The following are among the Pythagorean doctrines taught at his school:

Pythagoras believed that the universe was formed by the harmonies of the Limited and the Indefinite, Form and Matter, and other such opposites. The full Table of Opposites appears below:

Limit | Odd | One | Right | At Rest | Straight | Light | Good | Square |

Unlimited | Even | Plurality | Left | Moving | Crooked | Darkness | Bad | Oblong |

The ordering of the table of opposites is not random, but is based on the relationships that Pythagoras found between things on each side. For instance: if successive gnomons (carpenter's squares) are placed around a single object (One), there is room for an odd number of similar objects in the spaces between each gnomon (Odd), and the final result is a Square. However, if the first gnomon is placed around two objects (Plurality), an Even number of objects fits in each space, and the final result depends on the placement of all the previous objects and is irregular (Oblong).

The typical concept of "number" is that of a thing to be used, a means to an end. Pythagoras viewed it instead as a living thing, something which was not invented but discovered through experiment, a physical quantity like the motions of the heavens. It was divine and universal, and its reach went beyond the physical dimensions into the sacred dimension of the mind.

One, the Monad, was the principle of Unity from which all things begin. Two, the Dyad, was Duality. It was both the beginning of strife and the possibility for the development of relationships between things, as everything is no longer the same. The Triad, Three, forms a bridge, allowing Relation between the two extremes. A graphic example of this is shown below.

The Pythagoreans had four branches of Number: Arithmetic consisted of solely Number, Geometry was Number combined with space, Music was Number in time, and Astronomy was the mixture of Number, space, and time.

Pythagoreans liked to express numbers as geometrical figures; the foremost of these is the Tetraktys (shown below). It holds meaning both numerological and musical, and unifies several of the Pythagorean Opposites.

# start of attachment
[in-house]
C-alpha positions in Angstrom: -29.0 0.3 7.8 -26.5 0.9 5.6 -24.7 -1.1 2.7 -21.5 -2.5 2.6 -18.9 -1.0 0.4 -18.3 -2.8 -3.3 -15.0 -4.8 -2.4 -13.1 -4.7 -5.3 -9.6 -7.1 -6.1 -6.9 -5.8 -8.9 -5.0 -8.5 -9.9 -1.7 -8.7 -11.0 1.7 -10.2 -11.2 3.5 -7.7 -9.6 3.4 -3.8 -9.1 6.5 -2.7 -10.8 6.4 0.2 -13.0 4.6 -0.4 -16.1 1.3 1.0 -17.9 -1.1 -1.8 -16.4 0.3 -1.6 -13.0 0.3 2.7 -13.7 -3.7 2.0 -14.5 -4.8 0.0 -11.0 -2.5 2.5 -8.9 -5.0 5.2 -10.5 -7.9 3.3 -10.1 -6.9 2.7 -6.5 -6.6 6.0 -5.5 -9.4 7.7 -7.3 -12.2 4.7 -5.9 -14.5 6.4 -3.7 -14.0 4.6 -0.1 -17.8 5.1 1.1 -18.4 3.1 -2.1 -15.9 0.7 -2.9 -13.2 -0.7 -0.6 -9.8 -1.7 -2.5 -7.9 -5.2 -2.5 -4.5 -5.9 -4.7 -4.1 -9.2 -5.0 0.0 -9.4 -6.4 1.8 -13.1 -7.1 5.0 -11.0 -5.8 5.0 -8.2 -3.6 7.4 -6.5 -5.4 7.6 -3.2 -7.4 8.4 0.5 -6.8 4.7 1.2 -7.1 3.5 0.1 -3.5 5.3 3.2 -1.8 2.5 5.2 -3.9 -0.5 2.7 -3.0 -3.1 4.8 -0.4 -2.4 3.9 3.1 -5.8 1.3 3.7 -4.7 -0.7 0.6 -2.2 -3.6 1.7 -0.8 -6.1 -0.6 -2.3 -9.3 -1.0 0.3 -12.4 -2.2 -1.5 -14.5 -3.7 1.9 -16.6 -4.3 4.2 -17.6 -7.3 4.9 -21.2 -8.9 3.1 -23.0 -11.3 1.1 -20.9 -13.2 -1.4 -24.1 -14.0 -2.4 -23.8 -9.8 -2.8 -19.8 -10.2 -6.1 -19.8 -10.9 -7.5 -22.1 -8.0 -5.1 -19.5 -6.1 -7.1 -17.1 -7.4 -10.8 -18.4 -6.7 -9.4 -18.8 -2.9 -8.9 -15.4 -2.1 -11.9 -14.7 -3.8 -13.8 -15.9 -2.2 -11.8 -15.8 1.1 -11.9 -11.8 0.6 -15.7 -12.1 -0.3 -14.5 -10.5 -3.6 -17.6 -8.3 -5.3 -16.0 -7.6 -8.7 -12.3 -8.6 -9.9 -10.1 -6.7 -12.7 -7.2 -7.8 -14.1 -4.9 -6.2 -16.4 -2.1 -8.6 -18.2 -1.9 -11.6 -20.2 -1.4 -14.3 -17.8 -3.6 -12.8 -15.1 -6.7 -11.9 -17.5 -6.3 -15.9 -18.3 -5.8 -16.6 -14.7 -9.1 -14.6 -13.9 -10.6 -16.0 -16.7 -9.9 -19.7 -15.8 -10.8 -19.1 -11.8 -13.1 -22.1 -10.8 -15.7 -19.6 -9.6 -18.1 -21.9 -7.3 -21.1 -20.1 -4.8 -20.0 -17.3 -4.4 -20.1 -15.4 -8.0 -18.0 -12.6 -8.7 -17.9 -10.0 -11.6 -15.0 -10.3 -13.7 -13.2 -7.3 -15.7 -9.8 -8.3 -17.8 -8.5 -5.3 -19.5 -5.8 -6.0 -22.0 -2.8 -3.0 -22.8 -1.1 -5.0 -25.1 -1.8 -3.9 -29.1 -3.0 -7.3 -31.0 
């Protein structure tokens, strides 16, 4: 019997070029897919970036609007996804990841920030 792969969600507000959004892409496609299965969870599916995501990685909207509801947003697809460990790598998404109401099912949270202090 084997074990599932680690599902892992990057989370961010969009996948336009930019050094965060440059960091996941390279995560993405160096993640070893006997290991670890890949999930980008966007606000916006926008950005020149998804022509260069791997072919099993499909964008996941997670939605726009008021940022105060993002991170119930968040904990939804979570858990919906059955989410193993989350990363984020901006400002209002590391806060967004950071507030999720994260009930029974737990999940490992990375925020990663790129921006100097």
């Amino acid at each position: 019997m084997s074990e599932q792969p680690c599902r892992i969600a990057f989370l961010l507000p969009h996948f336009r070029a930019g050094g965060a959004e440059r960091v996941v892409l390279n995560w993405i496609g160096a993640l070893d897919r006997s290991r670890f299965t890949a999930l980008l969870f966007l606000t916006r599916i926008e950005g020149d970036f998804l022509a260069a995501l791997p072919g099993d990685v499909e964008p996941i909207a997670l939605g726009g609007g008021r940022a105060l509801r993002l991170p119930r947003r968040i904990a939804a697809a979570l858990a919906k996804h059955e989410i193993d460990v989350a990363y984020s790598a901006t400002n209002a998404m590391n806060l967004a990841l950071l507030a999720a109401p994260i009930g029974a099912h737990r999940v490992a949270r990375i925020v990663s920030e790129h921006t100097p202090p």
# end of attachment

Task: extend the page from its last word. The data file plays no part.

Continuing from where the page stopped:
Starting at Unity (one), the Tetraktys proceeds through the ordered numbers two, three, and four, which add up to a second Unity, ten. These four numbers also correspond to the ideas of a point, line, plane, and three-dimensional surface. As we will see in the following section, they also form the basis for musical scales: the ratio of 1:2 is an octave, 2:3 the perfect fifth, and 3:4 the perfect fourth. This figure encompasses both Odd and Even, Square and Oblong, and so the Tetraktys (or Decad) was often called the Kosmos (world order), Ouranos (heaven), or Pan (the All.)

Pythagoras began his experimentation in music with a monochord, an instrument consisting of a single taut string with a movable bridge for tuning. By halving the length of the string, the frequency of the sound is doubled -- in other words, the note produced is an octave higher than the first one. The ratio of the octave is thus 1:2.

Consider the octave 6:12. Taking the arithmetic mean of these numbers (adding them together and then dividing by 2) yields the number 9. The ratio 6:9, or 2:3, is a perfect fifth. Similarly, the "harmonic method" (multiplying the extremes, doubling the result, and dividing that by the sum of the two extremes, expressed as 2AB / A+B) yields the number 8. This proportion, 6:8, is the perfect fourth. These two operations are the foundation of the harmonic scale. The rest of the notes making up the octave can be found as follows:

The base of the octave is C. This can be increased to D by a change in string length of 8:9. D goes to E in another increment of 8:9. The ratio of E to F is 243:256; this amount was called the "leimma" or "left over." One can move from G to B with more increments of 8:9; the final step from B to C is the leimma again.

Pythagoras used the mathematical order to music as an example of how Number pervades the universe. Surely, if it could be used to express music, it could be related to all other things. He was also said to have used music for healing or soothing purposes, playing certain harmonies and sequences of sounds to calm people's anger or arouse them from sleep in the morning.

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